Genetic Relationships between Measures of Sexual Development, Boar Taint, Health and Aggressiveness in Pigs

Wednesday, August 20, 2014: 11:00 AM
Bayshore Grand Ballroom D (The Westin Bayshore)
Severine Parois , INRA, Saint-Gilles, France
Armelle Prunier , INRA, Saint-Gilles, France
Marie-Jose Mercat , IFIP, Le Rheu, France
Nelly Muller , INRA, Le Rheu, France
Elodie Merlot , INRA, Saint-Gilles, France
Catherine Larzul , INRA, UMR1313 GABI, Jouy-en-Josas, France
Abstract Text:

The aim of the study was to estimate genetic relations between sexual development, boar taint, health and aggressiveness. About 1600 Pietrain type (purebred) or Pietrain x Large White type (crossbred) boars were raised in a testing station. Blood samples were collected at about 105 kg liveweight for measuring two sex hormones and two Acute-Phase Proteins (APPs). Animals were slaughtered one week later, measured for boar taint compounds and skin lesions on carcass (LSC), an indicator of aggressiveness.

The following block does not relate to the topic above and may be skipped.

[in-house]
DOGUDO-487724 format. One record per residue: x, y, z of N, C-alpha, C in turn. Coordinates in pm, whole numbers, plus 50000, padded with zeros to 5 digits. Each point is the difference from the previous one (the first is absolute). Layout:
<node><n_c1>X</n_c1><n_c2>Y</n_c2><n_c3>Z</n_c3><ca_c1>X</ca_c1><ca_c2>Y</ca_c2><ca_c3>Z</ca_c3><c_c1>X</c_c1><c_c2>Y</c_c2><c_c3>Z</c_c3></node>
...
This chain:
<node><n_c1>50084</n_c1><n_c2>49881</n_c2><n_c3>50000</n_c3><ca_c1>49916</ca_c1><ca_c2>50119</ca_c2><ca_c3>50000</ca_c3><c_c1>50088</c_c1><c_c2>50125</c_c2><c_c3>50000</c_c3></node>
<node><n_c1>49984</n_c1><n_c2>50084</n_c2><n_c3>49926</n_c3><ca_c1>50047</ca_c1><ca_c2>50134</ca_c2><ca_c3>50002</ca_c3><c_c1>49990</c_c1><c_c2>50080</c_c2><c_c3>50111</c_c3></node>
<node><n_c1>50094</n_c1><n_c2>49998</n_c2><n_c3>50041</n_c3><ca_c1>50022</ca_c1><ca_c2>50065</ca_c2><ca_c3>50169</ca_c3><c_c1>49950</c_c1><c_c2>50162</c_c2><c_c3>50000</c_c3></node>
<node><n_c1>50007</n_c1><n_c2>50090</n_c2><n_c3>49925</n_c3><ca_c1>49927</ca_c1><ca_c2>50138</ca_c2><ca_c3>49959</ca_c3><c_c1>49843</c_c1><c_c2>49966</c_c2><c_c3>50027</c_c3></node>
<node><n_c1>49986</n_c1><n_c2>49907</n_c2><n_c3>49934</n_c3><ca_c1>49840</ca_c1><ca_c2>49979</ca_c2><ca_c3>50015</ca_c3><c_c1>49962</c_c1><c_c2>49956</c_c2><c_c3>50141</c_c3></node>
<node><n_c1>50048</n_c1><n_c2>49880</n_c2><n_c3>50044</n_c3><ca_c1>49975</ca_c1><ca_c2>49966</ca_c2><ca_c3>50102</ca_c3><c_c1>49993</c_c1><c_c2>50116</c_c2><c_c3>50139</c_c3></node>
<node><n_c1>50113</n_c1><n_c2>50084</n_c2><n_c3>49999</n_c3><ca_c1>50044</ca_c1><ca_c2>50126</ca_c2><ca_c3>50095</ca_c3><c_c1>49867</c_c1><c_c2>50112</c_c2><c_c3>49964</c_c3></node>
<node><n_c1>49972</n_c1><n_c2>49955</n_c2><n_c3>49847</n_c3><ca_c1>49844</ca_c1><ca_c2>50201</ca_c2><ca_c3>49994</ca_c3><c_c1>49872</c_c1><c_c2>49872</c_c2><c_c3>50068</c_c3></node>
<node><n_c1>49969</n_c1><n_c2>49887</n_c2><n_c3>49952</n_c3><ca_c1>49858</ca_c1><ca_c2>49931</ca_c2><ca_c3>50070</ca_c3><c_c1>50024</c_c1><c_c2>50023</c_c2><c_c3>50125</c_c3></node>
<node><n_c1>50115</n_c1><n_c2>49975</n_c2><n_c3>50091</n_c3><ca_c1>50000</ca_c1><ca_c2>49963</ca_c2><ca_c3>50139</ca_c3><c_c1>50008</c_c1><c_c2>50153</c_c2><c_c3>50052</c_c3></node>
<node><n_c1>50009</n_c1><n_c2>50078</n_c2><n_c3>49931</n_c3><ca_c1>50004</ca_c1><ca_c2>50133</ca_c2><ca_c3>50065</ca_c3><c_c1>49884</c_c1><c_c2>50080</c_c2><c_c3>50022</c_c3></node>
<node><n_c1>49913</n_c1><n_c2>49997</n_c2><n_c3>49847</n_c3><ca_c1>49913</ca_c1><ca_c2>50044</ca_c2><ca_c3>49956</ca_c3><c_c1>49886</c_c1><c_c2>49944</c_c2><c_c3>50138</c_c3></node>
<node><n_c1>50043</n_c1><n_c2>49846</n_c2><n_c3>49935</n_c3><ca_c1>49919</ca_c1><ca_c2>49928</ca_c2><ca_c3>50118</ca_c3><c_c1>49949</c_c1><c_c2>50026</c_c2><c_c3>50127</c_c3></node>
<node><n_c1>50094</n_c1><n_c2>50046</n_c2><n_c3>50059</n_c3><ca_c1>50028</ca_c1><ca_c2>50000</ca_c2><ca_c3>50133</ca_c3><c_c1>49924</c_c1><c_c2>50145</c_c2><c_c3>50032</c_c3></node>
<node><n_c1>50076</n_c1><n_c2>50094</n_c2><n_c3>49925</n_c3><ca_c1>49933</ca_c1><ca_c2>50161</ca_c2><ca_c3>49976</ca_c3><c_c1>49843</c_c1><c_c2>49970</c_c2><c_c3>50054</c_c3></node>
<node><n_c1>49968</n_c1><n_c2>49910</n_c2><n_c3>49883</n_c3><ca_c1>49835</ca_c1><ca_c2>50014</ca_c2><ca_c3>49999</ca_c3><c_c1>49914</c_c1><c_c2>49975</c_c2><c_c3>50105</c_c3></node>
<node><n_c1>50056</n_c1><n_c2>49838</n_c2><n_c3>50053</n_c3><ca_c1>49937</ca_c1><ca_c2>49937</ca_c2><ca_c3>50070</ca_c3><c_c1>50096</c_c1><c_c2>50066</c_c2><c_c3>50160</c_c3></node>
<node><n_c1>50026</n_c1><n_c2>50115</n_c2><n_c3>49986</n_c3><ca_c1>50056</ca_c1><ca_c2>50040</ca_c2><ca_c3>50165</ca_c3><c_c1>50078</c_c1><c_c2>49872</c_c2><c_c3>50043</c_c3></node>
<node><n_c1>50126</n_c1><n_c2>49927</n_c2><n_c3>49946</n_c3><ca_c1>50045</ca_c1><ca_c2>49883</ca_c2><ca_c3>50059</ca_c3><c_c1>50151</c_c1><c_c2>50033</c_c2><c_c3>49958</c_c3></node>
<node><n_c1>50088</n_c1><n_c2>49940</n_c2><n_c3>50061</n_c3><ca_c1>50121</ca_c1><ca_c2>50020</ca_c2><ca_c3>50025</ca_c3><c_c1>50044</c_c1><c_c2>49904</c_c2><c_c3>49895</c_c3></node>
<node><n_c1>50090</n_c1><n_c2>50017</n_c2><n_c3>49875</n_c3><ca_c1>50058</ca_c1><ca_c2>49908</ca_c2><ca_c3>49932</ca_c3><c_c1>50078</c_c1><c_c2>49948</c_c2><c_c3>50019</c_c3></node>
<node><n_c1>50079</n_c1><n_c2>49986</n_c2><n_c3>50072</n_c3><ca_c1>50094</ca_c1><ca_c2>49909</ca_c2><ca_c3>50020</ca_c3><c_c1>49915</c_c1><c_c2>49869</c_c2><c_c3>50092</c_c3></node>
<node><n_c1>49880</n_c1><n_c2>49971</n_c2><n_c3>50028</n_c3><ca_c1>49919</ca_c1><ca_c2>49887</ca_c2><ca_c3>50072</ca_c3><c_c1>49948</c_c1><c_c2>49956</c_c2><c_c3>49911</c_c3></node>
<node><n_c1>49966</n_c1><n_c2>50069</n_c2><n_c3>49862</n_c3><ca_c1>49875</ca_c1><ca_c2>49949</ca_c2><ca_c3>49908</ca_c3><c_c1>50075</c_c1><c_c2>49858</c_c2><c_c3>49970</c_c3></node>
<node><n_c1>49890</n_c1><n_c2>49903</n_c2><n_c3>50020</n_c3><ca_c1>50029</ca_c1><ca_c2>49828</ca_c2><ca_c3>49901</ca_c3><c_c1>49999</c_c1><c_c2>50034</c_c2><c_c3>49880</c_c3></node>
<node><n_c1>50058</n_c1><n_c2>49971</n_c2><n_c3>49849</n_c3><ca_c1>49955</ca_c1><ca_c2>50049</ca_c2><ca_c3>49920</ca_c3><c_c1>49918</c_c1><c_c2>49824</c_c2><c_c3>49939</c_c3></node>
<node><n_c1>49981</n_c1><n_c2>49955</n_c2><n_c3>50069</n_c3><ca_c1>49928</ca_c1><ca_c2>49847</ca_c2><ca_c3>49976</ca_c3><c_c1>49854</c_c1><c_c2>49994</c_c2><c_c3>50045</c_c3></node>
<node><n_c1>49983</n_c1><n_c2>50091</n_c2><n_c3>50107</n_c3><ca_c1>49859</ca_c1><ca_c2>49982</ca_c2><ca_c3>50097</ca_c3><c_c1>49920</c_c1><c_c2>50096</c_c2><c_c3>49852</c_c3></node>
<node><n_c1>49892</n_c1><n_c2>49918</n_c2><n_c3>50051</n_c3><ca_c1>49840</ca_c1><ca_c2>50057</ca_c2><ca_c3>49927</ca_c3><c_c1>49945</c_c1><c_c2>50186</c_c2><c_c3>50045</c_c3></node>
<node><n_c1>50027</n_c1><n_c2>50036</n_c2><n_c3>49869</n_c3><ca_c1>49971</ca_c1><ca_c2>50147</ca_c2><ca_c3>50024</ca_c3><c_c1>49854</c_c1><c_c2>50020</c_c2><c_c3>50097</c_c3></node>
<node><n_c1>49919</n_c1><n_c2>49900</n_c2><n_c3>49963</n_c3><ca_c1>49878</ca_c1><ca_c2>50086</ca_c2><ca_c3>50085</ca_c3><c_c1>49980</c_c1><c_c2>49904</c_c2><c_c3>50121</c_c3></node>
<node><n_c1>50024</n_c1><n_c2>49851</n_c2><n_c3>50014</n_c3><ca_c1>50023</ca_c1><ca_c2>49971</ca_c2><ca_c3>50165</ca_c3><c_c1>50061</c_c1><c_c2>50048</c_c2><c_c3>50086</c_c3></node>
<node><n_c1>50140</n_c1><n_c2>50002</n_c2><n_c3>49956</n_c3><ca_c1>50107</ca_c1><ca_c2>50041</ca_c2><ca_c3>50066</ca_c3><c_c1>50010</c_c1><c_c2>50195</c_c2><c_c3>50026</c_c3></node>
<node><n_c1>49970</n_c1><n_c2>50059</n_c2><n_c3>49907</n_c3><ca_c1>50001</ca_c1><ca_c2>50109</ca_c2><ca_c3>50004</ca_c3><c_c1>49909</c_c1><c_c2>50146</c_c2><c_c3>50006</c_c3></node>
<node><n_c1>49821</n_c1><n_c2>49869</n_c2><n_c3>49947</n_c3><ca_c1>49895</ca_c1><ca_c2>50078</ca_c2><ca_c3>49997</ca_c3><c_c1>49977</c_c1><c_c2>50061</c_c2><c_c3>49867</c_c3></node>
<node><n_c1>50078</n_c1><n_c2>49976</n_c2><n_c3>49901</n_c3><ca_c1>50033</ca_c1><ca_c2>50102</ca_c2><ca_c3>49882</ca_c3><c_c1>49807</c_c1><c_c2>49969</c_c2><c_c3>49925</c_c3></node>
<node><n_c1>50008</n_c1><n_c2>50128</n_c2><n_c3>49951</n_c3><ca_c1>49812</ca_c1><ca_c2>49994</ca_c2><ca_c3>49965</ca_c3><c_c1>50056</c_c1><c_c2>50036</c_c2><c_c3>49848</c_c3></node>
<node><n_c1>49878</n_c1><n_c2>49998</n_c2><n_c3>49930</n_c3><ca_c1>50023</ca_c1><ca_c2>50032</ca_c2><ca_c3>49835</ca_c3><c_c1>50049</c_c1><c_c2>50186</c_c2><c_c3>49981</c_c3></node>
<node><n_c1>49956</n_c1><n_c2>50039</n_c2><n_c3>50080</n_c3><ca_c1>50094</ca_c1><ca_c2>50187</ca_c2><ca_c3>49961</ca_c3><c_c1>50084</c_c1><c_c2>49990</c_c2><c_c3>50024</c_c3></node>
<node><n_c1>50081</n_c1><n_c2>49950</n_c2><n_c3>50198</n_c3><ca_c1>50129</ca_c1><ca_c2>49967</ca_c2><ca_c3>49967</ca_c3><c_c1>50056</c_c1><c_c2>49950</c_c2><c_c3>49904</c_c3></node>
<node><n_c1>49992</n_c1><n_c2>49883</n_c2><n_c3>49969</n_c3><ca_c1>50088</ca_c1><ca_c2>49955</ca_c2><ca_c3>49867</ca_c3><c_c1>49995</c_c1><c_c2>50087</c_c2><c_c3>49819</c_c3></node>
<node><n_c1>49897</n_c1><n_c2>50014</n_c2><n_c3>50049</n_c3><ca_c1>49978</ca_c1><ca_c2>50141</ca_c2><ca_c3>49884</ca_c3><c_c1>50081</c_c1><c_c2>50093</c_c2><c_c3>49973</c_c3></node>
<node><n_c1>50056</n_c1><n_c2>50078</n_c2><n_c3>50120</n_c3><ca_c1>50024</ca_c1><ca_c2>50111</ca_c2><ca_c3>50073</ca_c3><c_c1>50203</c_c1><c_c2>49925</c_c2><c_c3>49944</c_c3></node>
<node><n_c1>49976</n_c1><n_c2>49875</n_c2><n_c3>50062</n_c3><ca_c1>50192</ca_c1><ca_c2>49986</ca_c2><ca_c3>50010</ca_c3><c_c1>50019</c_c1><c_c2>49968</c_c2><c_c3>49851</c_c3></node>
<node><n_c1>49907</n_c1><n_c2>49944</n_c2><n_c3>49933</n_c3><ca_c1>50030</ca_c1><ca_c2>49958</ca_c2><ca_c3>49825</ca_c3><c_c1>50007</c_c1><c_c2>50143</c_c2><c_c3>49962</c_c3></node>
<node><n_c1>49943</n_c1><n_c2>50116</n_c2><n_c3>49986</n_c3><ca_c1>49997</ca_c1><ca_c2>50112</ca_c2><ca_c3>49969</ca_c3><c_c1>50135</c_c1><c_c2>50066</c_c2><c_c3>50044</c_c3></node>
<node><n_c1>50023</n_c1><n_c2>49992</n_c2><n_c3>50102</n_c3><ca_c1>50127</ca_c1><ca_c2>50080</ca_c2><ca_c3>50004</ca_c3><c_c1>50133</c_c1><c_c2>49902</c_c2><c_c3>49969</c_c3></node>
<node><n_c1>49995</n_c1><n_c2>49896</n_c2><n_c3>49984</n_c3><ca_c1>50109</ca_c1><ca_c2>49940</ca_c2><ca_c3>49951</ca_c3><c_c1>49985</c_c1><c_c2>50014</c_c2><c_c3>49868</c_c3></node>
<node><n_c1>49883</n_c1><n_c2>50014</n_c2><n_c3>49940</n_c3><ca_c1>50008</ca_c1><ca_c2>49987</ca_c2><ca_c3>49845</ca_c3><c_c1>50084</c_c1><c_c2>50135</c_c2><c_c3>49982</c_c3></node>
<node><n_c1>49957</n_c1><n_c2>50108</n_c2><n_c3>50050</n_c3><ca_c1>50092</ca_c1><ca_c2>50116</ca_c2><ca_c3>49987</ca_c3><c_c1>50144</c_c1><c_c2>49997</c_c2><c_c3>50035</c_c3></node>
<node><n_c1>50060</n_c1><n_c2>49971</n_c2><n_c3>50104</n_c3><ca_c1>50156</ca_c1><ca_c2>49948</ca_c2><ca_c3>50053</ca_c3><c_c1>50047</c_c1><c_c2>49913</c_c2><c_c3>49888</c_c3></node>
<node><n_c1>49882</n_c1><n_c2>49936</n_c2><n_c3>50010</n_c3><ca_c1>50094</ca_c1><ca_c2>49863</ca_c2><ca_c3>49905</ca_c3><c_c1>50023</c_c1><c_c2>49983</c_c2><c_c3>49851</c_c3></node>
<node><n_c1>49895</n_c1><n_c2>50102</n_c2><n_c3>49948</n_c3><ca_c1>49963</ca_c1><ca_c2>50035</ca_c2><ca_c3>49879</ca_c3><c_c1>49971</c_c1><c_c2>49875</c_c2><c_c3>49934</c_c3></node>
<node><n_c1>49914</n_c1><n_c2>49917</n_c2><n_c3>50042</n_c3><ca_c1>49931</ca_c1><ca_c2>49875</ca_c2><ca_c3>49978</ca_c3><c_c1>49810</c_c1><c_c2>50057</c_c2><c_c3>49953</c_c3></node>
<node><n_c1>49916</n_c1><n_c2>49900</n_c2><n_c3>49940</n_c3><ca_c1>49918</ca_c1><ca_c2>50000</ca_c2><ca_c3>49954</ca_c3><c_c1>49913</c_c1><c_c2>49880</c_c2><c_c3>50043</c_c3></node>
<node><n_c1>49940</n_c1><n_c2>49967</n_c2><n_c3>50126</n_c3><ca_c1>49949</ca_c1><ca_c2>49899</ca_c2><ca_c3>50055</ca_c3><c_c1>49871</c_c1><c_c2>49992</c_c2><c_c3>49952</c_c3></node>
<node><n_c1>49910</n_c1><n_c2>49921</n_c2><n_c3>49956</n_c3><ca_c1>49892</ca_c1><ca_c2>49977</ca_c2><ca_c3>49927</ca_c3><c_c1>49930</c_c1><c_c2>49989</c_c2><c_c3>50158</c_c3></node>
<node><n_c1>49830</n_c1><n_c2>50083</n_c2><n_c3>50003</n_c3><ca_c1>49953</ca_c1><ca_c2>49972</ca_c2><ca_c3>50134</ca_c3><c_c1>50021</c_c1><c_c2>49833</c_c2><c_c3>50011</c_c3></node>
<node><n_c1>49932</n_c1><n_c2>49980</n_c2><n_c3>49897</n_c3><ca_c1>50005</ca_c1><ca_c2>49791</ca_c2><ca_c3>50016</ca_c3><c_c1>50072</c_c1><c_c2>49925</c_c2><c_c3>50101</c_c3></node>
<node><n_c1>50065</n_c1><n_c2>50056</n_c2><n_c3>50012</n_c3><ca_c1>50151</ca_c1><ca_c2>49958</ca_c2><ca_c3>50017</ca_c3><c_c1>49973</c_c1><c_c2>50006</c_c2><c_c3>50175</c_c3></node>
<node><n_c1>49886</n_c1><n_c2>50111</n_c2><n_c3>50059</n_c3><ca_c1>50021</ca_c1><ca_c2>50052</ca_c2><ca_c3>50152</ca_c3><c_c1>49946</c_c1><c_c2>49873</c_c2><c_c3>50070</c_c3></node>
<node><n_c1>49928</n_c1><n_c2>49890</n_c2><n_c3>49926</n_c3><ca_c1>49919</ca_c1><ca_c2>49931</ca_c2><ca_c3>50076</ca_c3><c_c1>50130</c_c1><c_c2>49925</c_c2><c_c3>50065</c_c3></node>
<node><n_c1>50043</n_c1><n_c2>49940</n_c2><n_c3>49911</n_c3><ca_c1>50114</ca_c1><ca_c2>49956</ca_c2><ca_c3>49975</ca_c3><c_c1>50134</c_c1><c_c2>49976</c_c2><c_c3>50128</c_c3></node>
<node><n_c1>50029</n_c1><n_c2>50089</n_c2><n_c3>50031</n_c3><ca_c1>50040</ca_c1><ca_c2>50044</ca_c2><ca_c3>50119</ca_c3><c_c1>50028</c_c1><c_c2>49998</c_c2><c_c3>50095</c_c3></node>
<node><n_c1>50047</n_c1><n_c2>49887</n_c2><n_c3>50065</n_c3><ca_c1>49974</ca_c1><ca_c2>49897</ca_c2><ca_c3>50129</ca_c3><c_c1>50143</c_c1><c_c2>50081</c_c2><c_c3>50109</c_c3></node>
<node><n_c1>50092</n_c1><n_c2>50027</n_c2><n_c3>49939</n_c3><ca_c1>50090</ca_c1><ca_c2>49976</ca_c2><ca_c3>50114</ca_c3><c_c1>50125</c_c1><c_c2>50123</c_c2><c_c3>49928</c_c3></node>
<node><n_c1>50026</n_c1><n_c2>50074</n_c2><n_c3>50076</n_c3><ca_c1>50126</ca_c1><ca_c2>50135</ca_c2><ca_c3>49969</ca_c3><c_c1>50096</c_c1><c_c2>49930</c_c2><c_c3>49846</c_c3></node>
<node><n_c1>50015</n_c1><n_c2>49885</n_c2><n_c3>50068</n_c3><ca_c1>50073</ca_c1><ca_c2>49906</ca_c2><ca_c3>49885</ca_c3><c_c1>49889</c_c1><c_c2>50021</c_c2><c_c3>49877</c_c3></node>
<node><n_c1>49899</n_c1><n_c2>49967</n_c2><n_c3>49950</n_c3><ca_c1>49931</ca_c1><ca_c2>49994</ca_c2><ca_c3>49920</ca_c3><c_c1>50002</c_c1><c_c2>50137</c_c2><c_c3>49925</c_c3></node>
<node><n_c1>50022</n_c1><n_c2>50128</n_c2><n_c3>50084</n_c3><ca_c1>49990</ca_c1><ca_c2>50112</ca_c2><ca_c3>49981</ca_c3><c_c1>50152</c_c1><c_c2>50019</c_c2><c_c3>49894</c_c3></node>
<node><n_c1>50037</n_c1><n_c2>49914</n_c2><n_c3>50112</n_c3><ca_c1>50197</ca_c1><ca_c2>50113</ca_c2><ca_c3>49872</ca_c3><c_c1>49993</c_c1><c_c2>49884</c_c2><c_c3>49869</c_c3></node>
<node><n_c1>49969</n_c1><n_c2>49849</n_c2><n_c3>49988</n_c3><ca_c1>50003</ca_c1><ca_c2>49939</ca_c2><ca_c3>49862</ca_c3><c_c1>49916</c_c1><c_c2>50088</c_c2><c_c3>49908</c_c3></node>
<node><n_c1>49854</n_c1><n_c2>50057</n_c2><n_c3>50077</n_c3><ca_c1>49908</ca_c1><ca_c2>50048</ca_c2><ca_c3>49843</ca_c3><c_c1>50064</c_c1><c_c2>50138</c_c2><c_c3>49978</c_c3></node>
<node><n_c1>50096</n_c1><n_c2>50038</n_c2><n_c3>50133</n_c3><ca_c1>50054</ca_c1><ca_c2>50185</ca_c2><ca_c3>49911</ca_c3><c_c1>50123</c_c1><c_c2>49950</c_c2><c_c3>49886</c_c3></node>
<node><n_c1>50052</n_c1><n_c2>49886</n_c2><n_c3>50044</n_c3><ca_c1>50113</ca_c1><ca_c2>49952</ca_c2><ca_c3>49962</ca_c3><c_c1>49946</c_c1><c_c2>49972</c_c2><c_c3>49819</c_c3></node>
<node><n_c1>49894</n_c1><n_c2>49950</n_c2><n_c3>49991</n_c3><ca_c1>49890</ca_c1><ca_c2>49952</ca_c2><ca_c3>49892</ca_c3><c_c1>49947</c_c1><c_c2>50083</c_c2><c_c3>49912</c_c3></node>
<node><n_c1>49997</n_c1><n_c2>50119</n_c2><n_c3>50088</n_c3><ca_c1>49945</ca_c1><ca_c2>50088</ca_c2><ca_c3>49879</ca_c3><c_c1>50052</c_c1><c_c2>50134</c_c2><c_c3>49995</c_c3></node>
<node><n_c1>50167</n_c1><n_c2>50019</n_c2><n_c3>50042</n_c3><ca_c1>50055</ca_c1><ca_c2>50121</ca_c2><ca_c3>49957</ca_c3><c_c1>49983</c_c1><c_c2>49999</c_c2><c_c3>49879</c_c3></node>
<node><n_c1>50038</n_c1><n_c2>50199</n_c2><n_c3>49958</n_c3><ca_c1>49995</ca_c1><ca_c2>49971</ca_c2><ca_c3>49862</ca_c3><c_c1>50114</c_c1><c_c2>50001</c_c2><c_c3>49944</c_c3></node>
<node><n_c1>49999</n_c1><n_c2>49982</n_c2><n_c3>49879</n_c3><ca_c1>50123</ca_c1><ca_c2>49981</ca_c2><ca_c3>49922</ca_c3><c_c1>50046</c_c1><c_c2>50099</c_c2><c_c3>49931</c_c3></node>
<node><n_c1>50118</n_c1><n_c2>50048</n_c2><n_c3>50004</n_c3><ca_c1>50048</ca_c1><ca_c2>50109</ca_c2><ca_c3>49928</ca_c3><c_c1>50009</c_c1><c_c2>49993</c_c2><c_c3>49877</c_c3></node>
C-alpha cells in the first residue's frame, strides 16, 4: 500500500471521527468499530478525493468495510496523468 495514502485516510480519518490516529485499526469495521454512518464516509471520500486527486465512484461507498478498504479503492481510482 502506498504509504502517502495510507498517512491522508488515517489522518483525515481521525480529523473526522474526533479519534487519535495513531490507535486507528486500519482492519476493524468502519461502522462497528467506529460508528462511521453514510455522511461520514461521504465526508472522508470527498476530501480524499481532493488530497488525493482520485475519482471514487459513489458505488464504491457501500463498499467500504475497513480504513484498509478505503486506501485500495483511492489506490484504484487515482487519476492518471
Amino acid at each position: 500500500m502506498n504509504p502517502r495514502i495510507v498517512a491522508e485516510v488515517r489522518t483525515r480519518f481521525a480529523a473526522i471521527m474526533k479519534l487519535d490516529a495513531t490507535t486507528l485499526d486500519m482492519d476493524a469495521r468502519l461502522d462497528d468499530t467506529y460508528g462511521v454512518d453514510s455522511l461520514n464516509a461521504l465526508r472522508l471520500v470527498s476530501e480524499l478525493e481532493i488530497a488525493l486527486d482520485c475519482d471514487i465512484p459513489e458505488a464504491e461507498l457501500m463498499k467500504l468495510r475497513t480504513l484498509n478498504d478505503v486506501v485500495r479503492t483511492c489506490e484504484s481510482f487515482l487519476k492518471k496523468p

Heritability was moderate for the C-reactive protein (h²=0.24 and h²=0.45, respectively for purebred and crossbred), whereas it was low for the major pig APP (h²=0.06 and h²=0.05). Heritability of LSC was moderate for both types (h²=0.31). High genetic correlations between androstenone and estradiol (around 0.85 for both types) and moderate genetic correlations between LSC and testosterone (around 0.45 for both types) were estimated.


Pubertal development

Acute-Phase Proteins

Skin lesions